At the Public Library and Charleston’s old Court House, I scrolled through spools of old microfilm to copy family history.  We took pictures of the house where my husband’s great-grandfather once lived, and then said a prayer at the church he once attended. At Magnolia Cemetery we found his grave, and said another prayer.  Near his grave lay the dead of the sunken Hunley, yet another reminder of The War.

Back at Folly Beach, the ocean called one last time. We strolled barefoot over smooth sand letting the warm waters of the Atlantic wash over our feet.

Reluctantly, we said goodbye.  We knew we’d return.

Flying American

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“There are always flowers for those who want to see them.” ~ Henri Matisse

Last week we had a sudden death in our family. I needed to travel from Pennsylvania to Wisconsin so I went online to make airline reservations.  Since I had to fly in two days, the fares were close to $1,000; normally it’s a $300+ flight.  Someone mentioned a “bereavement fare.”  I called the airlines, gave the information they needed and was booked on a flight at a closer to normal fare.

Soon after the funeral bad weather thundered across the Midwest.  Massive storms dumped snow and ice.   Shortly before I was to leave for a 2-hour drive to the airport, American Airlines called with news.  My flight was cancelled and I was re-scheduled on a Tuesday flight.  I stayed in my hometown another night.

On Tuesday, the first leg of my trip was delayed.  That delay jeopardized my connecting flight.  The agent at the counter quickly put me on standby for an earlier flight.  Subsequently I was seated on that and made my connection.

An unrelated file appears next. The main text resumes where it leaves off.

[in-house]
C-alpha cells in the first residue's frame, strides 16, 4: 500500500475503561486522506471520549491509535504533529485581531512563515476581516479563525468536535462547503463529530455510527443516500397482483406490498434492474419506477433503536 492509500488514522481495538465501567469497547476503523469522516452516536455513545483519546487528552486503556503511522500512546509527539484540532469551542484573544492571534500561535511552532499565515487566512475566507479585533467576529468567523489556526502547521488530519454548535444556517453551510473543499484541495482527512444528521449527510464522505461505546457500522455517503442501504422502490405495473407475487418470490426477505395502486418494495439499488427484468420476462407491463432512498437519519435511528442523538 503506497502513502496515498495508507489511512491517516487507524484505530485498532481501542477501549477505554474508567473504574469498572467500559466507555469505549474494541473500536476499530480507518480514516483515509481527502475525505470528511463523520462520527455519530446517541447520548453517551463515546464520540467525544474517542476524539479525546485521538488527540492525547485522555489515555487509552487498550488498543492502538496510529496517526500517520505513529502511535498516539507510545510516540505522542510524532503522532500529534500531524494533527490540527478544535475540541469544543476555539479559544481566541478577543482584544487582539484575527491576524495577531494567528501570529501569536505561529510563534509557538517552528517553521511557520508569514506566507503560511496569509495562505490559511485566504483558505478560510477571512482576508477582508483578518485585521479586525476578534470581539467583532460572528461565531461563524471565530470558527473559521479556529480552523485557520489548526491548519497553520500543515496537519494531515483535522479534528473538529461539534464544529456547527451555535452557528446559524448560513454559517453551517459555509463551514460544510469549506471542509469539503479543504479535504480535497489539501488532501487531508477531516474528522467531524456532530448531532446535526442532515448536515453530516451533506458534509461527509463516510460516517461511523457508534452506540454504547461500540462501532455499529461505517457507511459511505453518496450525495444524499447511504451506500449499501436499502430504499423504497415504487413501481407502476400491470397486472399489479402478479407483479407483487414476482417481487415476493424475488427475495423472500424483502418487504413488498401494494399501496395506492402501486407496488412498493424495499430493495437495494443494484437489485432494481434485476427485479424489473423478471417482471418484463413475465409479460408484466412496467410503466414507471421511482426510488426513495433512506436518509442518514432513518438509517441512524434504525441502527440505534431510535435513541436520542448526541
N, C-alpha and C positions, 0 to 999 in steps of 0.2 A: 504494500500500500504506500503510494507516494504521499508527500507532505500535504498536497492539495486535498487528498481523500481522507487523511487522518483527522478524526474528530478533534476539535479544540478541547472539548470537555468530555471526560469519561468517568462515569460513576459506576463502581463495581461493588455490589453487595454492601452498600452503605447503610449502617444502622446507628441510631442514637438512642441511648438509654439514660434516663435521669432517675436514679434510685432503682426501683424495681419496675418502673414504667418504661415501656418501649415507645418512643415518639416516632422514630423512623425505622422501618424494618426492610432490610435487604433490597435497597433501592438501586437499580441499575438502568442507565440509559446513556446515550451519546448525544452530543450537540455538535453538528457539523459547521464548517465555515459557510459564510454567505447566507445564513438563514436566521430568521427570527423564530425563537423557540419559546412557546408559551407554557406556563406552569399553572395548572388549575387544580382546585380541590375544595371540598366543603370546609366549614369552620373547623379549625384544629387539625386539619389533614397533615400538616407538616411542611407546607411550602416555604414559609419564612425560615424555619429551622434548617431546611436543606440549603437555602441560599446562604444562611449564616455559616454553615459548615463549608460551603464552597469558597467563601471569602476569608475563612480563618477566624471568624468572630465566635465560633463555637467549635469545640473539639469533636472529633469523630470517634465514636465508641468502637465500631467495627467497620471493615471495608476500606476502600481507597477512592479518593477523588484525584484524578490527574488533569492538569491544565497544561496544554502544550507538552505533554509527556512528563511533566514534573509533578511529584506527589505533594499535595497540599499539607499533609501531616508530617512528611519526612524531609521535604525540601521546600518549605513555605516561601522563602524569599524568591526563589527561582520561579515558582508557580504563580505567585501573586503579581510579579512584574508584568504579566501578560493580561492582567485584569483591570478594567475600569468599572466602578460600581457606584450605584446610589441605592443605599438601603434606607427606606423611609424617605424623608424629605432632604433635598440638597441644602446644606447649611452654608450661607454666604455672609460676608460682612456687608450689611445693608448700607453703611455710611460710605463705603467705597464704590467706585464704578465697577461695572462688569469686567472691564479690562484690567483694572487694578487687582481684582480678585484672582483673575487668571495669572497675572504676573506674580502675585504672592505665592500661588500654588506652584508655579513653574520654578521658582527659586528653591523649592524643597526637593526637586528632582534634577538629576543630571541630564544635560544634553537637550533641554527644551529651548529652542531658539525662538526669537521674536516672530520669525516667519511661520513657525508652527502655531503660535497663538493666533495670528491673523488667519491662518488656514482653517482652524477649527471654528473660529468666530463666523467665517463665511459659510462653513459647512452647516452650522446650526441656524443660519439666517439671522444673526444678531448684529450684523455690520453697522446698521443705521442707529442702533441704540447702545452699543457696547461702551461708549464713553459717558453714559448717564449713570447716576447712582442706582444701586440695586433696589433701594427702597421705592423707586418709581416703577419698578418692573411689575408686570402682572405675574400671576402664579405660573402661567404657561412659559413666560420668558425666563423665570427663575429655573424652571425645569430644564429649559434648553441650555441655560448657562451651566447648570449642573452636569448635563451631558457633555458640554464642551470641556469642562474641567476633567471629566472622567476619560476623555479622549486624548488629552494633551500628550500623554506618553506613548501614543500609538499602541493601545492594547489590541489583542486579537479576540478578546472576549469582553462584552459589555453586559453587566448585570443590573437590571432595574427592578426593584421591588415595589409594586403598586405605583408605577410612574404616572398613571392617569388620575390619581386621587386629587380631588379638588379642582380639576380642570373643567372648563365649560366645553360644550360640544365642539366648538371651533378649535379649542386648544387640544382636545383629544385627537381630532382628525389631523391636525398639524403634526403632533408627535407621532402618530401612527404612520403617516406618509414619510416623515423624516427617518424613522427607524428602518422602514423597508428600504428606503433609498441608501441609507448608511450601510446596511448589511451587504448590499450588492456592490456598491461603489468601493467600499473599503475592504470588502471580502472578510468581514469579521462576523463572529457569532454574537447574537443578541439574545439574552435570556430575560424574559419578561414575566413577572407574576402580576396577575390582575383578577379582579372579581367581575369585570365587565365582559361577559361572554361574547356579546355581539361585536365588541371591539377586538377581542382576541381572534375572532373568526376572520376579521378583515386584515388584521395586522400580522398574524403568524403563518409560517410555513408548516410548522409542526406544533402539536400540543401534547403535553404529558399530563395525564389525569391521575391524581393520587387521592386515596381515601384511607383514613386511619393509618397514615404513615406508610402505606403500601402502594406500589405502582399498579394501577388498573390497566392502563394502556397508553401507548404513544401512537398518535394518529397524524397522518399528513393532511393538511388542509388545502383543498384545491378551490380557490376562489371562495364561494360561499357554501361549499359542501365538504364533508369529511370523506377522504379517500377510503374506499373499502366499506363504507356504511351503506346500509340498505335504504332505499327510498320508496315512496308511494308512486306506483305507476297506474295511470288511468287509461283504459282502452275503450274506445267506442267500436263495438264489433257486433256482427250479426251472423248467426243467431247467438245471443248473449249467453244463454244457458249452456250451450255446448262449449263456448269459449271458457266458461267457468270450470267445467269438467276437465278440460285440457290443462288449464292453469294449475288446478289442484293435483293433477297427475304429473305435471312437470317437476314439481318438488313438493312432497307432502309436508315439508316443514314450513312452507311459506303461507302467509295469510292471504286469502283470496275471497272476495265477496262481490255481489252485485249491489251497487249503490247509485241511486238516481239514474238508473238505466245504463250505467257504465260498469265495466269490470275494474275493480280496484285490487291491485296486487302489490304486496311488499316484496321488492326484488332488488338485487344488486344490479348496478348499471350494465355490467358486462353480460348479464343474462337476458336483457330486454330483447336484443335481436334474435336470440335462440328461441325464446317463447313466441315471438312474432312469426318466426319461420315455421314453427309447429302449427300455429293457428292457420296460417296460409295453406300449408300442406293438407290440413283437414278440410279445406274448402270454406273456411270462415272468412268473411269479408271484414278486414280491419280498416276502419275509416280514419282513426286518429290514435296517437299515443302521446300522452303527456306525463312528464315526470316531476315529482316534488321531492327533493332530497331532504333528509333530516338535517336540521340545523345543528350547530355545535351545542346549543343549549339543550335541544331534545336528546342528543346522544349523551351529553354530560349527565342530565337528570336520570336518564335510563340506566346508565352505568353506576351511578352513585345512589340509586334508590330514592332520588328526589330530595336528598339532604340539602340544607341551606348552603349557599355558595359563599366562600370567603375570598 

Several years ago my husband traveled a lot for his job.  His words of advice came back to me.   “You just go with the flow.”   So during my Tuesday travels I did that.  I also watched other travelers (a favorite activity of writers, I think).  While many sat back with books or laptops, or simply rested, others whined — about everything.  I heard way too many gripes about airlines overbooking, lost luggage, and delayed flights.

It is because of those complaints that I’m writing this post.  Throughout my journey I saw only kind, professional helpfulness.  My sincere thanks to American Airlines and its hardworking employees.  Thank you…

  • to the ticket agent who walked me through the bereavement fare and booked my original flight
  • to management for the call notifying me of the weather related cancellation and rescheduled flight
  • to the agent who offered a standby change so I could connect to my final flight
  • to those who de-iced the plane, the mechanics and ground crew who kept things safe
  • to the flight attendants who brought me a sense of security
  • to the pilots who kept the flights on course
  • and finally, to the baggage handlers who brought my suitcase home safely.

You all made this emotionally draining trip easier.

Some folks seem to believe that the purchase of a ticket in life buys nothing but smooth sailing.  It usually does but sometimes bad things happen beyond control.  When they do just go with the flow and thank the person who guides you through, whoever that may be.

For now I’m saying thank you to American Airlines.